On the Ice front, there is no Chum in the deck: it can be weak in RP because often the Runner is only attacking a central server as a precursor to running remotes, and Chum is an easy face-check from which to jack out before scooting off to wreck some economy or steal Agenda. Hourglass is intended to sit over HQ or the Archives, because it can then suck away a whole turn’s worth of clicks on what should have been a milk run if the Runner is not prepared for it. This can mean the ability to score an Agenda (especially a Nisei) if you can pull it off. Equally Viper can cost the Runner a valuable click if you can get its trace to stick, and an early Enigma can do likewise. The barrier heavy suite may deserve a rethink, especially now that some room might need to be made for Tsurugi (which I note is four credits to bypass with Femme Fatale, regardless of whether you would have paid 1 for the first subroutine or not; and four to break with the same, as with Mimic, and seven with Ninja!) As noted above, switching to four 3/1 Agenda also allowed me to splash in one Archer in this version, which has won games by decimating the Runner’s Rig at the right time.

What worked: while I lost the League game that this deck was dragged out to try and win, I don’t feel like it was completely beyond reach. Much of this deck is a mental game, though; it is a complex machine to play, timing is critical. It does miss some of the classic Jinteki deception and forcing into difficult decision points which PE can manage, in favour of working to deny the Runner options to attack.

Economically I think it should be fine. I struggled at key junctures to deal with Tinkering and a Yogosaurus Rig. Against other decks, the win rate is quite good, well over 50% all through its history of versions, refinements and evolutions.

What didn’t: removing all the Ambushes is a mistake. The Ice potentially needs a revisit, as one Corroder can deal with a broad tranche of the ETR defence, which is painful. More stopping power needs to come from elsewhere, so perhaps the number and variety of Sentries should be looked at as well, possibly including a Swordsman for troublesome Atman/Darwin decks as well.

Private Contracts was chosen over PAD Campaign because unrezzed it could serve as a Siphon sink; in practice PC doesn’t go unrezzed for long, so that plan to sink money to prevent the credit differential arising has to be backed up with Ruhr Valley, or dumping credits into a Viper trace. The deck doesn’t have Beanstalk or Green Level to recover from going totally broke, though, so it is better to maintain a healthy credit pool and try to catch the Siphon run with an Hourglass, following up with whatever tag punishment you can mete out.

Against an R&D lock, without Jackson Howard, it can be hard to get the final Agenda into hand. Finding space amidst the lock-devoted components could be tricky, but it is probably worth doing, as well, especially with Keyhole coming into the environment with the release of True Colors.

But wait… Fifteen decks?

While I was struggling to get the above decks working I managed to distract myself with another design as well: “All the Bad Cards”. This one was inspired, in part, by a mad defiance of the common wisdom of certain cards being “bad”, especially of note, Hard at Work. The thinking was that a trickle feed economy, backed by Aesop’s Pawnshop, would perform very well once the Rig was set up, to the point of only needing three actions a turn to sustain a decent R&D lock long enough to get a win. Hard at Work, coupled with Underworld Contacts and Daily Casts, might amass enough credits that running would be enough, and time spent clicking for credits would be eliminated.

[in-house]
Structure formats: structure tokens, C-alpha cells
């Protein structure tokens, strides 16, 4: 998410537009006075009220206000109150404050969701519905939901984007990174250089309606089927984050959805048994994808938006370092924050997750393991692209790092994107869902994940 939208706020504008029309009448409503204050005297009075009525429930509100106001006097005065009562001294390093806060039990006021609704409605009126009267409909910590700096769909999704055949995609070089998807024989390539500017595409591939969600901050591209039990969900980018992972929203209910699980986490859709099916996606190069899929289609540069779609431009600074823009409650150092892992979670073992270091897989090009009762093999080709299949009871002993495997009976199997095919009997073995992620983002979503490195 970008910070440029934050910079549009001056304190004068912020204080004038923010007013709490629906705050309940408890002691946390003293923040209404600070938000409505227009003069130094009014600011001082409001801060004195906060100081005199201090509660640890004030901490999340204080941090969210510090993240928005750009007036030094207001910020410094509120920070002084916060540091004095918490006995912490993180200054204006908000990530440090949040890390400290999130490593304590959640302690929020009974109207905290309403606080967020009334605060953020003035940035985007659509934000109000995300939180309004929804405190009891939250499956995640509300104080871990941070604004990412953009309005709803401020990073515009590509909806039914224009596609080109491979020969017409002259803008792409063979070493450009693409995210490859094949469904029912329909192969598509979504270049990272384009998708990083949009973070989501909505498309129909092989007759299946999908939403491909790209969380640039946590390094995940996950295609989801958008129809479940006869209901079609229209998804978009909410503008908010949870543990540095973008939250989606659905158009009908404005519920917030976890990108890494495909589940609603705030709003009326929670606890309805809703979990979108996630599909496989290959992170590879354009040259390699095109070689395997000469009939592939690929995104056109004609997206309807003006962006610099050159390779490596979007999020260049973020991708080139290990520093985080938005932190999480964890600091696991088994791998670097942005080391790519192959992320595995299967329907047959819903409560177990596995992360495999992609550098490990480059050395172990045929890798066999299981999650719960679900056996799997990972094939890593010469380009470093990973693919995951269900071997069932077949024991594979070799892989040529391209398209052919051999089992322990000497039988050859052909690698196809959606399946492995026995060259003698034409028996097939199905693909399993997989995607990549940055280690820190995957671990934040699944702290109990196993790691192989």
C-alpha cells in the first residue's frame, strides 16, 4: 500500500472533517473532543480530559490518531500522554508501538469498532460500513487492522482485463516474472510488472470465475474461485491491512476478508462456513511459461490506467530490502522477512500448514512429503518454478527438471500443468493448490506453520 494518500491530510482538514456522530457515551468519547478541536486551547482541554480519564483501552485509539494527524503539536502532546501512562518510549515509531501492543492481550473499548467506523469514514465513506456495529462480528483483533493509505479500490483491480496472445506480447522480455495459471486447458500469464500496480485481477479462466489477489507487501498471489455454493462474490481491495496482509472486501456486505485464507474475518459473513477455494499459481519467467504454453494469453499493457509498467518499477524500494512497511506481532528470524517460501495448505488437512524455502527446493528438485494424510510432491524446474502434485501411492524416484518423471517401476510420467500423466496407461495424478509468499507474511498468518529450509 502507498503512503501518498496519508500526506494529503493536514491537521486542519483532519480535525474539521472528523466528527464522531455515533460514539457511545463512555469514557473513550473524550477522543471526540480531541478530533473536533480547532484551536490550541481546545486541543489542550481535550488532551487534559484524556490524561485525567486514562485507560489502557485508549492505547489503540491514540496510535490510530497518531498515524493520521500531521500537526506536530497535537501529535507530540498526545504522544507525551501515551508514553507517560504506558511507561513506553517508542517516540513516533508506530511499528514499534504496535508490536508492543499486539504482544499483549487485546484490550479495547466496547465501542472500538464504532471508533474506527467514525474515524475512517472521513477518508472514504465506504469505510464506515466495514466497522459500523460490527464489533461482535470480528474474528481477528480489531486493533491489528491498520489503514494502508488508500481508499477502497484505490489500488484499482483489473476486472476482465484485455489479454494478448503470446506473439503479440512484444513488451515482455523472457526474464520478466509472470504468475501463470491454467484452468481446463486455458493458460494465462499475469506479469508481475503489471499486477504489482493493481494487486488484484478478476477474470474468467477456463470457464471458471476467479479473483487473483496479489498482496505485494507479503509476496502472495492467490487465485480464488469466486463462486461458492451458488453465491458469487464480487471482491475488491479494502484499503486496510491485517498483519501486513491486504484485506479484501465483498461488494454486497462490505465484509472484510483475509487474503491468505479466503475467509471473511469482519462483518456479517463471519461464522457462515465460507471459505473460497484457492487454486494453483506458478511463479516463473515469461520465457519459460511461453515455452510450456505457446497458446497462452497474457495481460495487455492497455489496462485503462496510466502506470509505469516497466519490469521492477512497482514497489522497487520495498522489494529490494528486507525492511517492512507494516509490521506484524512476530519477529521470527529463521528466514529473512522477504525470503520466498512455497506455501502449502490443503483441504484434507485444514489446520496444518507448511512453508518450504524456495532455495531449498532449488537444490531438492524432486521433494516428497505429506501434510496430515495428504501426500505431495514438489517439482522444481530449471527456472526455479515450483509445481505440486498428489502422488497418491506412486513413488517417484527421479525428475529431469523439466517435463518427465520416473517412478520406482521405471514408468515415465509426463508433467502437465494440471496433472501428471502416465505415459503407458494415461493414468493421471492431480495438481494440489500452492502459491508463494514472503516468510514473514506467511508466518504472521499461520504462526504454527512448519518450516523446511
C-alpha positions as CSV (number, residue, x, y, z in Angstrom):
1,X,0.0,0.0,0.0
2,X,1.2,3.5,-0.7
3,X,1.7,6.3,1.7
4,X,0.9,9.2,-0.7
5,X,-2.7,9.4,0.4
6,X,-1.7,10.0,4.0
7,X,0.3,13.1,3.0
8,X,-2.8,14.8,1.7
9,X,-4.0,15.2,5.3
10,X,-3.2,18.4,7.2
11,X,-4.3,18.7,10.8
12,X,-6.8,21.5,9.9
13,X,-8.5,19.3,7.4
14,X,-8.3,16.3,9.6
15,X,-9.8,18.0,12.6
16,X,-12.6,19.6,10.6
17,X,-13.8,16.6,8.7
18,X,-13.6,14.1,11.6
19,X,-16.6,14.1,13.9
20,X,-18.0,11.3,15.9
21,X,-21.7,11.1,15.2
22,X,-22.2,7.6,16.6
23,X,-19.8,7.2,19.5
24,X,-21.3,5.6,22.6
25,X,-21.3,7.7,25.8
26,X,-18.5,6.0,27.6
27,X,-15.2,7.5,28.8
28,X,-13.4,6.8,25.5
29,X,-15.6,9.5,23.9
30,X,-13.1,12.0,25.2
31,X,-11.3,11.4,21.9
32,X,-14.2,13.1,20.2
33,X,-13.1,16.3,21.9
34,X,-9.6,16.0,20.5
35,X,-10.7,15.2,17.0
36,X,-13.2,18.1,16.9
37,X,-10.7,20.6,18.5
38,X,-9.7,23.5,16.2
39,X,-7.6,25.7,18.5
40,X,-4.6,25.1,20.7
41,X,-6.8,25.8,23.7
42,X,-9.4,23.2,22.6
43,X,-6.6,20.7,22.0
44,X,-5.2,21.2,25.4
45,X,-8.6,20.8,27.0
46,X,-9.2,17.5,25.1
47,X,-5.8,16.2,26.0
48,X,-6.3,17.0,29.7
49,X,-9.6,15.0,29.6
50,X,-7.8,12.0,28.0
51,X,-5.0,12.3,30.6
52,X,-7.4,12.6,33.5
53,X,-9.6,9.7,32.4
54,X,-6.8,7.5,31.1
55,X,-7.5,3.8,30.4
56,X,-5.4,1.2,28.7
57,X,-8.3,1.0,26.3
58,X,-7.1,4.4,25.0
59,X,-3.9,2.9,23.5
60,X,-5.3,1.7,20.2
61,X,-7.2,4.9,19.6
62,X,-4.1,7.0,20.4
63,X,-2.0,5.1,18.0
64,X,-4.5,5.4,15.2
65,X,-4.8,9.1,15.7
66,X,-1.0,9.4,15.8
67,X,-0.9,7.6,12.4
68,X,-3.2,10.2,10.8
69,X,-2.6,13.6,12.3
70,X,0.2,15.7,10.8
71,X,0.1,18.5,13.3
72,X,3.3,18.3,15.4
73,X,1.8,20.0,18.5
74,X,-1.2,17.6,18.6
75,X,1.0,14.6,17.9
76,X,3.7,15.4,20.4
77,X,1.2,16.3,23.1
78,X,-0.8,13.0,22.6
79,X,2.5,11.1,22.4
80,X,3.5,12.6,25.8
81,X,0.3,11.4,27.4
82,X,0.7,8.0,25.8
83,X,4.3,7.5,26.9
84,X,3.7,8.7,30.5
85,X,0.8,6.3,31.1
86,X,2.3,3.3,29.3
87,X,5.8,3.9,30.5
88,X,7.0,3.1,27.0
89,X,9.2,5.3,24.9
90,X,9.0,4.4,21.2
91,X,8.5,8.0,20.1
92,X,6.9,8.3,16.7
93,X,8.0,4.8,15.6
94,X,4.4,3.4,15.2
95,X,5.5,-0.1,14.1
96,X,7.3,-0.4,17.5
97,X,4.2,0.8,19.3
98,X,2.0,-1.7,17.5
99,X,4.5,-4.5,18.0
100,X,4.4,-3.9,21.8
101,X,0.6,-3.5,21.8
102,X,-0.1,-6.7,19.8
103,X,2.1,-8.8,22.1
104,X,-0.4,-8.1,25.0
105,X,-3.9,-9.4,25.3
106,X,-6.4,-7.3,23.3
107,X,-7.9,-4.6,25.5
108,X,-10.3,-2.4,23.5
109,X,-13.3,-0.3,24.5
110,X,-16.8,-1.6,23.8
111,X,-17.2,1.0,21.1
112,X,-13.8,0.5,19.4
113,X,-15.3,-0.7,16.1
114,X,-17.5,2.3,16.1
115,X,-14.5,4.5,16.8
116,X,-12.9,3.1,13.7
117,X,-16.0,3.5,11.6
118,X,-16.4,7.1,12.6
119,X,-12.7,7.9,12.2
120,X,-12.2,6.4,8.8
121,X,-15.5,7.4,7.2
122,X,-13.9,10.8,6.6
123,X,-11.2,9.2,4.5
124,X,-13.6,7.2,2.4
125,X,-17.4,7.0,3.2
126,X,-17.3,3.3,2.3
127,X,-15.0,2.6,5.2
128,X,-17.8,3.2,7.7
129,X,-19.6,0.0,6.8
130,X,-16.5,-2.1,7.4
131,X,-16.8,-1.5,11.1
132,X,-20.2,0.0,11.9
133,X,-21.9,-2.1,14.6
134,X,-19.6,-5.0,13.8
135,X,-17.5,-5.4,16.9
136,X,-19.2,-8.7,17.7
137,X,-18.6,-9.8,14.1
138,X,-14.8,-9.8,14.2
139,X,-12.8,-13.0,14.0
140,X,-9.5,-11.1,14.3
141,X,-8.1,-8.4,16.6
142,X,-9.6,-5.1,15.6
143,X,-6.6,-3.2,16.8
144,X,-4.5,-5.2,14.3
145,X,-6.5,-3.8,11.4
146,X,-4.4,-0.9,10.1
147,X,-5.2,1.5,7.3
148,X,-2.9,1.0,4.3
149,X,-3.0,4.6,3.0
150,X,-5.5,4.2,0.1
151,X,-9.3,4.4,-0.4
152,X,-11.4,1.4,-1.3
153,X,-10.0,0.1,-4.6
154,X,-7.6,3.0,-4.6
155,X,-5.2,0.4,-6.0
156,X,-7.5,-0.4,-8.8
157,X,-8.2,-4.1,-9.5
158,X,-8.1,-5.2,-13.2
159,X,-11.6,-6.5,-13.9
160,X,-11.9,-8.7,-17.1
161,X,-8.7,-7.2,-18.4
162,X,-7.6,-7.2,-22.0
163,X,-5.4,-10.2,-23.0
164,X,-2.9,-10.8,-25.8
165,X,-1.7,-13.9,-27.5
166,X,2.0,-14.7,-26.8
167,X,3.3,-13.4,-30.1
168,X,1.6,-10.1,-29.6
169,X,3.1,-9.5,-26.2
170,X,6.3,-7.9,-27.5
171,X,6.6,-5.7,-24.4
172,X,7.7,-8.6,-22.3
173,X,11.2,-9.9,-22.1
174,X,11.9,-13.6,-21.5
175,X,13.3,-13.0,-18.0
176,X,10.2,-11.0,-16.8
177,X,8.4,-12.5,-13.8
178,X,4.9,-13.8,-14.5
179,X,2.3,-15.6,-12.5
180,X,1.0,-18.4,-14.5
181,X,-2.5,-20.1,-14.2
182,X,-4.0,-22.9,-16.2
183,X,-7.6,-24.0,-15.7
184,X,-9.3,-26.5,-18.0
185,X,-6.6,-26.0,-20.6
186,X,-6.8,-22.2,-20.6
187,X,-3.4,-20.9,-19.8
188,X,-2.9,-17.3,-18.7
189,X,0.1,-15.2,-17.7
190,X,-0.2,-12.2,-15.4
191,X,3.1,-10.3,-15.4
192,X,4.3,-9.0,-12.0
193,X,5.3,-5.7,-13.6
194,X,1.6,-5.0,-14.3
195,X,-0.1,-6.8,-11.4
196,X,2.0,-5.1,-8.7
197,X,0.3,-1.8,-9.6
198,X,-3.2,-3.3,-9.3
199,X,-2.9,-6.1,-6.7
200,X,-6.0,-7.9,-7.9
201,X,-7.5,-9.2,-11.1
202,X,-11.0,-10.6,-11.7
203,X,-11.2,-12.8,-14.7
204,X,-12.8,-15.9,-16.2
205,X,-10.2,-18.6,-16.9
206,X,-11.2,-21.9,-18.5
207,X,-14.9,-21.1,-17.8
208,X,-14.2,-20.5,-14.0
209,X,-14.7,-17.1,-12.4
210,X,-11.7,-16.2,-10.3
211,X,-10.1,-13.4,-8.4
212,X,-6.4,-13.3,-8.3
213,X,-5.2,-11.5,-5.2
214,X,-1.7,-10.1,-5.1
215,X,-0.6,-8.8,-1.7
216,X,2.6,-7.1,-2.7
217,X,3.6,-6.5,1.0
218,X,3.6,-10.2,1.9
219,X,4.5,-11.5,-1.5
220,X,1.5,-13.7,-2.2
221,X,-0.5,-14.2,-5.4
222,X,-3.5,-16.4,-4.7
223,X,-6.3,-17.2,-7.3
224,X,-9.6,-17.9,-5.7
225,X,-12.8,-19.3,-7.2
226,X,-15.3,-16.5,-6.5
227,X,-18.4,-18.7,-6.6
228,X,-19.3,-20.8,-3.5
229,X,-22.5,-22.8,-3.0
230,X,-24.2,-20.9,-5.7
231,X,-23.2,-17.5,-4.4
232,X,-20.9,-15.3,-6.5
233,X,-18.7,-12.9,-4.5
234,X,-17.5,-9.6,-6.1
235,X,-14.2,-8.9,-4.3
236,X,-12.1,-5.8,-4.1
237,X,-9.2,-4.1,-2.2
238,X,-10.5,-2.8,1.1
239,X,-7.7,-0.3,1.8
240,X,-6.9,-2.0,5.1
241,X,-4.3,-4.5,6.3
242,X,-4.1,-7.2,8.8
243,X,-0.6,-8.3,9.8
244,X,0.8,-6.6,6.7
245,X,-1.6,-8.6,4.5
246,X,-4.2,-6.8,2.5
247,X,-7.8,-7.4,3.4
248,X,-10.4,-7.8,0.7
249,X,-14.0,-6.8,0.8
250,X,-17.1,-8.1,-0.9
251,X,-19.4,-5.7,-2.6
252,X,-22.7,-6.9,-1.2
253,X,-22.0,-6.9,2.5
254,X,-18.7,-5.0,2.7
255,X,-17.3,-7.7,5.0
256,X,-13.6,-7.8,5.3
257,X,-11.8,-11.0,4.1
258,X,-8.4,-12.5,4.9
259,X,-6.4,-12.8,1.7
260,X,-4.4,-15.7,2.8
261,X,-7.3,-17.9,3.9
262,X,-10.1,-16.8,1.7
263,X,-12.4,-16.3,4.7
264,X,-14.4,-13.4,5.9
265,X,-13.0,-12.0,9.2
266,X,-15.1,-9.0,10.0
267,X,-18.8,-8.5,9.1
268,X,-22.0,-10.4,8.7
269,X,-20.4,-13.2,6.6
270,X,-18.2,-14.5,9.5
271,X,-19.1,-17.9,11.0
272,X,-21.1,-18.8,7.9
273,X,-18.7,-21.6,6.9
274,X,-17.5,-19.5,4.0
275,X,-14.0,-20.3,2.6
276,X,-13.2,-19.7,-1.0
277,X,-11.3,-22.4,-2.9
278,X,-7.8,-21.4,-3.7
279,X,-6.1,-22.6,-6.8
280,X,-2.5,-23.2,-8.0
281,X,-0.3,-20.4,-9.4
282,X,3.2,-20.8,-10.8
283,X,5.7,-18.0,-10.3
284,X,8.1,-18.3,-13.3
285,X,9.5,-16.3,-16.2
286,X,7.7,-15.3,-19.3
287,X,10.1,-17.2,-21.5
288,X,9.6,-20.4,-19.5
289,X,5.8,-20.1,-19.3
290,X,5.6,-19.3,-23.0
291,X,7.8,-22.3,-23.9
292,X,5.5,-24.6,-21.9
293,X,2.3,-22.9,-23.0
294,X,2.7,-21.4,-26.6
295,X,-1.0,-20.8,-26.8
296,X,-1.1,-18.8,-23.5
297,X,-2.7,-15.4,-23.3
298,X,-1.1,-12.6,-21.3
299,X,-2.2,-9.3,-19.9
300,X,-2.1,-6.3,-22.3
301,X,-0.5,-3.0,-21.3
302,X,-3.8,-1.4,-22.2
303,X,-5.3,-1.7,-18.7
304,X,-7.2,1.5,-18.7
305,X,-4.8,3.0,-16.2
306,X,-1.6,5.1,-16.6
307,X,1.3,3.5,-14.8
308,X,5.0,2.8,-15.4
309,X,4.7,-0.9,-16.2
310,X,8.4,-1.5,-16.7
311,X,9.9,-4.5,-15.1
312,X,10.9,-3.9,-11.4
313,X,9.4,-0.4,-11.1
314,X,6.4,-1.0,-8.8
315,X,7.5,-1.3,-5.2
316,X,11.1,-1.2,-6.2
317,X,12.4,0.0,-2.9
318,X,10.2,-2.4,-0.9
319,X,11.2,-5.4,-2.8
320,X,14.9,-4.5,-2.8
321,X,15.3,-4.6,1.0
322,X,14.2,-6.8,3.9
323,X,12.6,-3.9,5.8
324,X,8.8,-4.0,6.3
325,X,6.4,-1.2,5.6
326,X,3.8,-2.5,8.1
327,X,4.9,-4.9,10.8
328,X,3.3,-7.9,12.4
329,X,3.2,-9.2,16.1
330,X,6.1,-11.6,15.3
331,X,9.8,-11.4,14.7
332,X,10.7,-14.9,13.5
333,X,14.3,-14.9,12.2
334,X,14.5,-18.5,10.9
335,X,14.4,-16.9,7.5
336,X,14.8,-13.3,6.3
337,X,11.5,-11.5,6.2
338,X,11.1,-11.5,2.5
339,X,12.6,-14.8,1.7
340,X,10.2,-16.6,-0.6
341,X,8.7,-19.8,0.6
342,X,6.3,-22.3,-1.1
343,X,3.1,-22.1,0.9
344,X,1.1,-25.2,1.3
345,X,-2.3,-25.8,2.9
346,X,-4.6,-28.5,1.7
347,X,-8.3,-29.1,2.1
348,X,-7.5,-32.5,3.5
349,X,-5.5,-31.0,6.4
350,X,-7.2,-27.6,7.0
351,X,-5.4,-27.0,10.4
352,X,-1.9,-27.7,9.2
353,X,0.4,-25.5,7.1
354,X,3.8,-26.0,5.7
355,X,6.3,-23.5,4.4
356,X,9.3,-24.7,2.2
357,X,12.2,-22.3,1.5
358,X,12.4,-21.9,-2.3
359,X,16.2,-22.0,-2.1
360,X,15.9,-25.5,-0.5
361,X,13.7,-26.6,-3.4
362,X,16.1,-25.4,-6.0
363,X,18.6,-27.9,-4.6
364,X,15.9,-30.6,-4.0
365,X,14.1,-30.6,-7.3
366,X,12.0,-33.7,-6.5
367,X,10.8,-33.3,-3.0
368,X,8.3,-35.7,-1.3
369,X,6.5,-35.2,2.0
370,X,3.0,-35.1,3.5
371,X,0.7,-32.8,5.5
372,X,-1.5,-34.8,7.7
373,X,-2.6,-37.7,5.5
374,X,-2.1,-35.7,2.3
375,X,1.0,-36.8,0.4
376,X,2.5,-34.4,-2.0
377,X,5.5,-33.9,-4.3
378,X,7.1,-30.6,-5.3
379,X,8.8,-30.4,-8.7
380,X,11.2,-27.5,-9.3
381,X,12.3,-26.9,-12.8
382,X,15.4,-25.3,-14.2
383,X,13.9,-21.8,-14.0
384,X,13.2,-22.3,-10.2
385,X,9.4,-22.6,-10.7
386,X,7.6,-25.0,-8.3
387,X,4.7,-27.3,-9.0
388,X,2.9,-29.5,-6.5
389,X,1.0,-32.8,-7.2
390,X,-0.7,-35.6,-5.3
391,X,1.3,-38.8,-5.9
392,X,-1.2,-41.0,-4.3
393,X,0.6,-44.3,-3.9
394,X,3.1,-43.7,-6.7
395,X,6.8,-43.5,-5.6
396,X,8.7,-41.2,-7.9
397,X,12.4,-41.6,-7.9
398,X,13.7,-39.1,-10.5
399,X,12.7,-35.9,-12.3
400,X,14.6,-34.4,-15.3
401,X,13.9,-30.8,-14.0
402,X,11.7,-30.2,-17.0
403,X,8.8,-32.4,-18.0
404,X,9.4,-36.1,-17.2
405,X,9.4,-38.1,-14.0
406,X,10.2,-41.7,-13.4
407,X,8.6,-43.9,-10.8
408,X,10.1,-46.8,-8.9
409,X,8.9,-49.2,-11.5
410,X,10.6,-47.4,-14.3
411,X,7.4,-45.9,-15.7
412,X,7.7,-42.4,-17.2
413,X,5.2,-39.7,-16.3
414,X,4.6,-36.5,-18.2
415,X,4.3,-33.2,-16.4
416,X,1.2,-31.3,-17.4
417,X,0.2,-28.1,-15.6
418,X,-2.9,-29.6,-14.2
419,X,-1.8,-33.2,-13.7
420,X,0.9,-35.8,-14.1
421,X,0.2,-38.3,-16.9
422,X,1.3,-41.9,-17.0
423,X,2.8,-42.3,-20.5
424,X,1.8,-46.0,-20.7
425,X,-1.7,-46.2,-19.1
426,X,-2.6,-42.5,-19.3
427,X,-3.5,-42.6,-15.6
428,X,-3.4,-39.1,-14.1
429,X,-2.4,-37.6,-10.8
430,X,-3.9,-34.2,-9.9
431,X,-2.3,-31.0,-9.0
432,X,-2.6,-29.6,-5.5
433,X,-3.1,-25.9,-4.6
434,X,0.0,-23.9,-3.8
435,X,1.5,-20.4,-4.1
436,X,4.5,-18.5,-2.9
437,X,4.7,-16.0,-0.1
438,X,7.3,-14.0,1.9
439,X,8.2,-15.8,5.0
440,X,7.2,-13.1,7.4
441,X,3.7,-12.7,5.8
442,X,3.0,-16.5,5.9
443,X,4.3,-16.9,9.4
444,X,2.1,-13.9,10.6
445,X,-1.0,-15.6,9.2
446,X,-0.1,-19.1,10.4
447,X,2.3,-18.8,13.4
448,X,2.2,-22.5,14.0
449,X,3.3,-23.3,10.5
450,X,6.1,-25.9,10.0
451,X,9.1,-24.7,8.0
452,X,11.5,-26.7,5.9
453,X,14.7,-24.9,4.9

The other element of the deck that was attempting to proof “bad” cards was Motivation and Eureka combined to get out a Monolith and insta-Rig to start pressuring the minute it all came down. The idea behind the Breaker suite was then to maximise the cost-break of the free installations, without imposing any further burden on a credit pool that needed eight (seven with Kate’s ability) credits with which to drop the Slab. This dictated the Killer (Ninja), Fracter (Snowball) and Decoder (Gordian Blade), all four to install, thus an optimal Eureka installation of the Monolith would save me twelve credits, three additional clicks (so costing effectively three credits if you value a click at only one credit), while discounting the console by ten credits!

Originally thinking Kate for the additional link, I shifted to Chaos Theory in an attempt to increase efficiency by dropping the number of cards. Three Monoliths meant that I was seeing the card come into hand too often, and then have to dig to get to the next one, often to the point of drawing it inadvertently. Ultimately I found that swapping for two copies of The Toolbox was a better option.

Hard at Work becomes an interesting card to use in this deck; you can play it early for an economic boost (alongside Daily Casts and hopefully at least one working Underworld Contacts) with the plan to sell it off to Aesop’s when install clicks become more important than the income. Late game, with recurring credits from The Toolbox, and bleed feed economy from the Contacts, Hard at Work can come into play again, as a boost to your credits for running, when clicks for installation or run prep are less important.

One Inti is a bad inclusion when there’s so little program search; I like it early on against Corp players who try to defend cheaply with Ice Wall, or rush Agenda behind a Paper Wall. Ideally, three copies of SMC can give you a decent chance to pull it into play in the first turn, and in my Exile decks (which this is not), it becomes Scavenge-bait in subsequent turns, maybe getting back even the SMC that searched it out.

The deck wasn’t up to snuff, lacked from weak testing and revising the concept mid-test, and probably serves best as a jump-off point for better builds…

[1] or “The Most Powerful Agenda in the Game”, as I sometimes like to think of it.